Chris Packham on Narrating New National Geographic Shows and His Vegan Diet

Chris Packham in 2019 giving a speech atop a bus stop during the Extinction Rebellion protest on Waterloo Bridge in London.  Photo: Victoria Jones/PA Archives/PA Pictures.
Chris Packham in 2019 giving a speech atop a bus stop during the Extinction Rebellion protest on Waterloo Bridge in London. Photo: Victoria Jones/PA Archives/PA Pictures.

The presenter and conservationist, 60, voices the wild tiger of Russia and the wildcats of Thailand for National Geographic’s annual Big Cats Week WILD.

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Wild Tiger from Russia follows the battle for the survival of big cats, including exploring the plight of Siberian tigers, while Wild Cats from Thailand explores the jungles that are home to some of the world’s rarest wild cats, including the clouded leopard and the Indian fishing cat.

A tiger photographed in National Geographic’s WILD Wild Tiger of Russia. Photo: WILD from National Geographic.

Packham, who presents the BBC’s Springwatch, Autumnwatch and Winterwatch programmes, says he loved voicing the Big Cat Week programmes.

He said: “I like the idea of ​​these weeks that we have – they turn more into a celebration. And I think rather than having a one-time program that can generate a bit of interest, if you have a week of programming, it tends to target people more.

“National Geographic also runs its big cat initiative, where they fund research and conservation.

“So there are ulterior motives and I obviously defend and support that. If you have a week, it’s more than a concert, it’s a festival.

He adds that “what I love about this style of cinema is that some parts are what I would call a kind of long-form narrative”.

“A lot of times when we watch programs now, documentaries about animals, we see pretty short footage, and it gives us remarkable insight into their behavior and ecology, but we don’t see it in real time.”

How important are animal shows to raise awareness of the natural world?

“I always say that wildlife programs are a great way to generate interest, but they won’t be able to fully satisfy it.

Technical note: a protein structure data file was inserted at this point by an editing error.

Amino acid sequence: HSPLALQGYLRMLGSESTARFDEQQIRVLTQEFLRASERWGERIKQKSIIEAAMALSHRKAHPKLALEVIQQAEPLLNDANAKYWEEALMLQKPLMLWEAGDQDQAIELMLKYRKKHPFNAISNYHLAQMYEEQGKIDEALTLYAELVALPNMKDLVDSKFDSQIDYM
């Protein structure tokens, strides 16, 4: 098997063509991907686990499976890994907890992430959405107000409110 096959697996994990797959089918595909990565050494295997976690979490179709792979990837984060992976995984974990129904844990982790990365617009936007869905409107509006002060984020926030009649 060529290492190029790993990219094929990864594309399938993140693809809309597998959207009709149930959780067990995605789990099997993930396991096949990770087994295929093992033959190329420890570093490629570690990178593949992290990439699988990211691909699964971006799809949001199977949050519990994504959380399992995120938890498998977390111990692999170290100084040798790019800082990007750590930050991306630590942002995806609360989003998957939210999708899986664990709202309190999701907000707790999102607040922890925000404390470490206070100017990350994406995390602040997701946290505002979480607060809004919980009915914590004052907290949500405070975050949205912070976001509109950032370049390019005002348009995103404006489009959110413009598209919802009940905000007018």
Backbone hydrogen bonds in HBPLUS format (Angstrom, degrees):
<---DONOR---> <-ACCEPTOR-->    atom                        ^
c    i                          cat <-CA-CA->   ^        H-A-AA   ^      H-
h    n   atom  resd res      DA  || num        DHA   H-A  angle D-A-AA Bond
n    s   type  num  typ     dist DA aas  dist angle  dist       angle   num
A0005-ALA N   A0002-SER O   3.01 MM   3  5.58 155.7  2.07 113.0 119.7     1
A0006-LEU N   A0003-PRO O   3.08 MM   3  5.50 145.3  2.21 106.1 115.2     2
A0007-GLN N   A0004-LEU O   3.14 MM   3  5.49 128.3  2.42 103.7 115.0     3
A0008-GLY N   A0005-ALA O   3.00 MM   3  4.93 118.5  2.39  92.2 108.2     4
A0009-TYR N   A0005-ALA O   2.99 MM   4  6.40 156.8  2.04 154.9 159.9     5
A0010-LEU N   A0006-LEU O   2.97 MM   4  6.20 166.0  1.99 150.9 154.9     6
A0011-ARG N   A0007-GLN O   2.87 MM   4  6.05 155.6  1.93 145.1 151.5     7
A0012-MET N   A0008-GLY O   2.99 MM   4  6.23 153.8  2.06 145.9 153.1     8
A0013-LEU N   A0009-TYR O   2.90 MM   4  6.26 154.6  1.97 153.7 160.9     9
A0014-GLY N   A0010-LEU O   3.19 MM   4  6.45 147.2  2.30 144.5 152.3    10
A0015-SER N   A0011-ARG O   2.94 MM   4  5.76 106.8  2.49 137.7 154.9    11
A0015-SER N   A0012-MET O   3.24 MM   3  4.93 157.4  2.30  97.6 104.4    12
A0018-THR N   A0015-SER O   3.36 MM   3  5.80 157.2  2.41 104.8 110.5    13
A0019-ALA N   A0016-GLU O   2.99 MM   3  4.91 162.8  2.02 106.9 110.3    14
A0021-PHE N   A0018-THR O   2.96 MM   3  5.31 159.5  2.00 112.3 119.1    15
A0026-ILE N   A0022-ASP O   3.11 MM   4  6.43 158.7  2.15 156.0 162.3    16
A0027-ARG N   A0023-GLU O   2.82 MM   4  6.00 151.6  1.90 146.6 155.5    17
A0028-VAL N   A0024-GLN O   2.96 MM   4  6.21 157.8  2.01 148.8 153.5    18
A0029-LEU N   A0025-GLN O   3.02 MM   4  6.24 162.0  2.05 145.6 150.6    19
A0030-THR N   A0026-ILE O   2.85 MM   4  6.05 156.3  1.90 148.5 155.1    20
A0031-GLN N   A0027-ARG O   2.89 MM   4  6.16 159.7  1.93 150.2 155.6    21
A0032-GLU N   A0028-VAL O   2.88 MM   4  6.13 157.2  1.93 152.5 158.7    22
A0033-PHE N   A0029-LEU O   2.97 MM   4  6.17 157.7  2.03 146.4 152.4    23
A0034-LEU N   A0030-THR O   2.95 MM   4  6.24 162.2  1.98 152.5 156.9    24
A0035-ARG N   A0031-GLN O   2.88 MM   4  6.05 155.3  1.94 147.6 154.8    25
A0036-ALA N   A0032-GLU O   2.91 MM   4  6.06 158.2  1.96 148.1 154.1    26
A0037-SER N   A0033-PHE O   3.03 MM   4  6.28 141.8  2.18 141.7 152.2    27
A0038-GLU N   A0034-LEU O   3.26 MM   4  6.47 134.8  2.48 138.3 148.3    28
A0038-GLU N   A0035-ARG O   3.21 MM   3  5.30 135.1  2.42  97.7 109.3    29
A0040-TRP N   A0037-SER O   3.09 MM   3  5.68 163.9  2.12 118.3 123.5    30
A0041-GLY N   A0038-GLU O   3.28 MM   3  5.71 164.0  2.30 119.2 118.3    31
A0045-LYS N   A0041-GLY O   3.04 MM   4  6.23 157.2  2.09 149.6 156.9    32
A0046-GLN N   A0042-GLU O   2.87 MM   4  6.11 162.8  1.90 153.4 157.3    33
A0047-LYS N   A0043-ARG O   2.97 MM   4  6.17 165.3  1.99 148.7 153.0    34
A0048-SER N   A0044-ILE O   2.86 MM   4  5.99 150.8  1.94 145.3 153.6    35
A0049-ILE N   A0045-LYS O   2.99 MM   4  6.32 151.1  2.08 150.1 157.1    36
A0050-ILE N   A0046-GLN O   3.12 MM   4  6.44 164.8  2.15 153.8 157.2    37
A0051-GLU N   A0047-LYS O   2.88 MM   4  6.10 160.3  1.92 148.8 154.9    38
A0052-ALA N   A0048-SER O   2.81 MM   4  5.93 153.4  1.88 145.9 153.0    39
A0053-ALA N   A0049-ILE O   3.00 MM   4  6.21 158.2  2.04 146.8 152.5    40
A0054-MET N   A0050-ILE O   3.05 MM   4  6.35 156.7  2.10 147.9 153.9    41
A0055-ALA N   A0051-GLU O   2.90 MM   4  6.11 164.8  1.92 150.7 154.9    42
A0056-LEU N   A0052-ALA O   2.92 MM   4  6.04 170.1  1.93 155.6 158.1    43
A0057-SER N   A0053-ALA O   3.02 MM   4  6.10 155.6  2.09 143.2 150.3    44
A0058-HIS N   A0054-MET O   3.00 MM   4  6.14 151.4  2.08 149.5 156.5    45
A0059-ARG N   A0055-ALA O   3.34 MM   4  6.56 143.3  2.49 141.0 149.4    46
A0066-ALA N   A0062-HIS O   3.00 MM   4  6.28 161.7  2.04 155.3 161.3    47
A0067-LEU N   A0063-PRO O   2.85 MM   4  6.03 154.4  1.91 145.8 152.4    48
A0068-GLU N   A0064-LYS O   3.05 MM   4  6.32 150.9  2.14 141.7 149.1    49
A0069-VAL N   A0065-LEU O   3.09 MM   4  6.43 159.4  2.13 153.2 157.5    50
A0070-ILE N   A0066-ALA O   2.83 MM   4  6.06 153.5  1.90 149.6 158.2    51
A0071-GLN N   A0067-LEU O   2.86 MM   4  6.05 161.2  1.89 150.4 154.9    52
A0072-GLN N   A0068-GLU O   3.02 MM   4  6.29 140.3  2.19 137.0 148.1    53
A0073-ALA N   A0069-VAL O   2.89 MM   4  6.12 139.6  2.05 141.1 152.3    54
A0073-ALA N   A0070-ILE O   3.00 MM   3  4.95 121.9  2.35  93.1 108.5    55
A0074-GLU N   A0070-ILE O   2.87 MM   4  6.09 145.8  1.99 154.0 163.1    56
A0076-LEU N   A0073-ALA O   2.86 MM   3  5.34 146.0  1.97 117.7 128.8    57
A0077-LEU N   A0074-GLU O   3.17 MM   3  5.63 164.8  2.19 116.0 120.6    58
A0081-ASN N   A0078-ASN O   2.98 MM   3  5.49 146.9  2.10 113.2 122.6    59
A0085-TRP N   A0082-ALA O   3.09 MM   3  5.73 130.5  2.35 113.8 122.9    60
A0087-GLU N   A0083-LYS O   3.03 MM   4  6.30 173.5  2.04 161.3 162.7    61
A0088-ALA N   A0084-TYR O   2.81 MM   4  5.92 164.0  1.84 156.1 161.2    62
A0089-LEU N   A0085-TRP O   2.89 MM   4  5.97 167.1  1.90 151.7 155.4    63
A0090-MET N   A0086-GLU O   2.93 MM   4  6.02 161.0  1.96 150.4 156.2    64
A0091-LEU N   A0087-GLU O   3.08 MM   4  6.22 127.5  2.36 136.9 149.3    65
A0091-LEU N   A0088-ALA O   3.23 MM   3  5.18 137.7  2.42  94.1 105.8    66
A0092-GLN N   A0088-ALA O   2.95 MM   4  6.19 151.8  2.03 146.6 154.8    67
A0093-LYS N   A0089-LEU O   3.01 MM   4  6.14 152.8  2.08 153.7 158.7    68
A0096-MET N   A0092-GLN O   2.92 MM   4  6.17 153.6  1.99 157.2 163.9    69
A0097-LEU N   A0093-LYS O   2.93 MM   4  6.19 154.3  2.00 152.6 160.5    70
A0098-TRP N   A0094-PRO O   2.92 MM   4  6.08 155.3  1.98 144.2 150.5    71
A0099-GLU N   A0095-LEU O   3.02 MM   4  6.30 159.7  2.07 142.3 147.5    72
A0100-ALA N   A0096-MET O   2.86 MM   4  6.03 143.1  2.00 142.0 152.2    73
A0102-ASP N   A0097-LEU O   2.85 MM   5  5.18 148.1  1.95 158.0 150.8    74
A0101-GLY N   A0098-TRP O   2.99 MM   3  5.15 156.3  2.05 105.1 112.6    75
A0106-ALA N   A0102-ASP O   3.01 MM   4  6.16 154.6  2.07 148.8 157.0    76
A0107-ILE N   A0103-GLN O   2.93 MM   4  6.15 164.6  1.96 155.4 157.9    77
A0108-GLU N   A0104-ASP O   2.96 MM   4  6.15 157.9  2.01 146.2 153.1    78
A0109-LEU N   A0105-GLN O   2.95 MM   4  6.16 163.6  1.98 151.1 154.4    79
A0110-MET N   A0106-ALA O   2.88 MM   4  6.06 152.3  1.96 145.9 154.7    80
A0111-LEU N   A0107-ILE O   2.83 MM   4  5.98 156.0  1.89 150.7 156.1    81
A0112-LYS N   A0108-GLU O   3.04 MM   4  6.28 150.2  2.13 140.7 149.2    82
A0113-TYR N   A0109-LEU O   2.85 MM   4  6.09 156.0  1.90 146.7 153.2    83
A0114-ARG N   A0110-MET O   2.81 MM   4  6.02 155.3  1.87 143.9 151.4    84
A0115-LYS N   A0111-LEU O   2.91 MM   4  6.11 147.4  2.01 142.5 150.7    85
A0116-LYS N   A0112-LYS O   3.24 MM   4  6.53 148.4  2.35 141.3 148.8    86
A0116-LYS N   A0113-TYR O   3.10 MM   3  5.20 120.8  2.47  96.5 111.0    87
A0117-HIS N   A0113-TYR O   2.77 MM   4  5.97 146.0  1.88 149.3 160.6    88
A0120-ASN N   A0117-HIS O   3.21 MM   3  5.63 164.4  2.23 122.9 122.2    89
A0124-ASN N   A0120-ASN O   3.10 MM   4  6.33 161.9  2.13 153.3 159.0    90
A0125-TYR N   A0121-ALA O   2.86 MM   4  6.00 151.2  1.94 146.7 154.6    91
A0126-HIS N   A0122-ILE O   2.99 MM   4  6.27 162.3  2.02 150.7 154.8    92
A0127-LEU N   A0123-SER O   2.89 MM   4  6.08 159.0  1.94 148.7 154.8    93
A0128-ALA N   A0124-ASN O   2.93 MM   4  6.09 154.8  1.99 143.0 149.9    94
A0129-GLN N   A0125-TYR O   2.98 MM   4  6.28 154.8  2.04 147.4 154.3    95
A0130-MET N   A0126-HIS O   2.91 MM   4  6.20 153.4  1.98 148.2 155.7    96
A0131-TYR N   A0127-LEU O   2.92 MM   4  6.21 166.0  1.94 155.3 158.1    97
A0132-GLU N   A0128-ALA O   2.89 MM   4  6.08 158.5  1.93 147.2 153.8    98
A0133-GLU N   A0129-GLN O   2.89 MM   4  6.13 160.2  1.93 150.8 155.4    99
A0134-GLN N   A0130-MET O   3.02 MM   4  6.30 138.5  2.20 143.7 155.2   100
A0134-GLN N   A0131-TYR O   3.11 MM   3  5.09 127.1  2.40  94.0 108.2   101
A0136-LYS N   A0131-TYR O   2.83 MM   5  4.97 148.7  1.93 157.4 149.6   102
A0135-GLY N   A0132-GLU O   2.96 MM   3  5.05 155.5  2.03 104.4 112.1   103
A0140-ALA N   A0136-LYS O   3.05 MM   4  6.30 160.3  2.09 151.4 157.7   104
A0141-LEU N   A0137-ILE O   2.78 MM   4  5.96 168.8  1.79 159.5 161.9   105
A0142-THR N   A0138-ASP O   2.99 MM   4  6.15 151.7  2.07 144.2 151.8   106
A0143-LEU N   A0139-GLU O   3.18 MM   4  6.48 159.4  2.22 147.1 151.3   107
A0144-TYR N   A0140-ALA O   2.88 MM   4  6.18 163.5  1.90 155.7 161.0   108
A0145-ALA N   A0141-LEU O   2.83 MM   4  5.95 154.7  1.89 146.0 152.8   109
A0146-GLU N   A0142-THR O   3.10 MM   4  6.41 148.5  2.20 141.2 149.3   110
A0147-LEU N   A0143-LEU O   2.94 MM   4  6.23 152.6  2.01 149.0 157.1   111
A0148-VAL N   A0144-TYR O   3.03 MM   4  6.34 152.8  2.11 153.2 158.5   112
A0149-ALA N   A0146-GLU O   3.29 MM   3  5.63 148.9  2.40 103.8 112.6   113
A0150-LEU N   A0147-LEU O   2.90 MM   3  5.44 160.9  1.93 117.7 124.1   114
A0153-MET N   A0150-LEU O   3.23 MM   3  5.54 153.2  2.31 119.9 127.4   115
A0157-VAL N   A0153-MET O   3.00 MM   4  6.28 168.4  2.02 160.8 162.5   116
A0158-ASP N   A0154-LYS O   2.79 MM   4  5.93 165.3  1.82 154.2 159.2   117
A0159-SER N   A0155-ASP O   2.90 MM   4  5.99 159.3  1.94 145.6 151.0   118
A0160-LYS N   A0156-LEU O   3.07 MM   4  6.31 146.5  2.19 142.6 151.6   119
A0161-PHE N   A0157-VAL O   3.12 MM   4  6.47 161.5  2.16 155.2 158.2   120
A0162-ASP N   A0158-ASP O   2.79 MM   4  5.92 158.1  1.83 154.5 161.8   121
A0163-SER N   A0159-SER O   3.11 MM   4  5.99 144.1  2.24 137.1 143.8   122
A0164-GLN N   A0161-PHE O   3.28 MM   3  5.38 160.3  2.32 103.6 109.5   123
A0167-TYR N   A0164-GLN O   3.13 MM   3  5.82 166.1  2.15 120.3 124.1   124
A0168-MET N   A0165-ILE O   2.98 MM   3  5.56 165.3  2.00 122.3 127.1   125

“I think wildlife programs, especially programs like this, have a much stronger conservation message than before.

“And again, obviously, Nat Geo, they have their initiative running alongside that, which is proactively conserving and researching animals, and that comes to the fore.

And of course, I’m very happy to see that.

“I wish it went even further, frankly, because a lot of these species, well all the species of cats that we see, even leopards now, are struggling in some areas…

“So it’s very important to stress that this is not a pipe dream – these animals are in trouble.

“And if we don’t help them, it will backfire on everyone, including us. I don’t think we’ve reached that point.

Do people need to make longer-term changes?

“My life is now a constant audit, I constantly look at what I do, how I do it and think about how I can do it in a more sustainable, yet regenerative way.

“I think we have to constantly ask ourselves, what are we doing? How do we travel? What are we eating? What do we buy other than food?

” All these things. And obviously, there are a plethora of ways to have a less damaging impact on the planet and its wildlife, and by simply changing the way we live.

He adds: “Now I am vegan, and have been for some time; if you reduce, I’m happy, because it’s going in the right direction.

National Geographic’s annual Big Cat Week begins on WILD on Monday, February 7 with Russia’s Wild Tiger.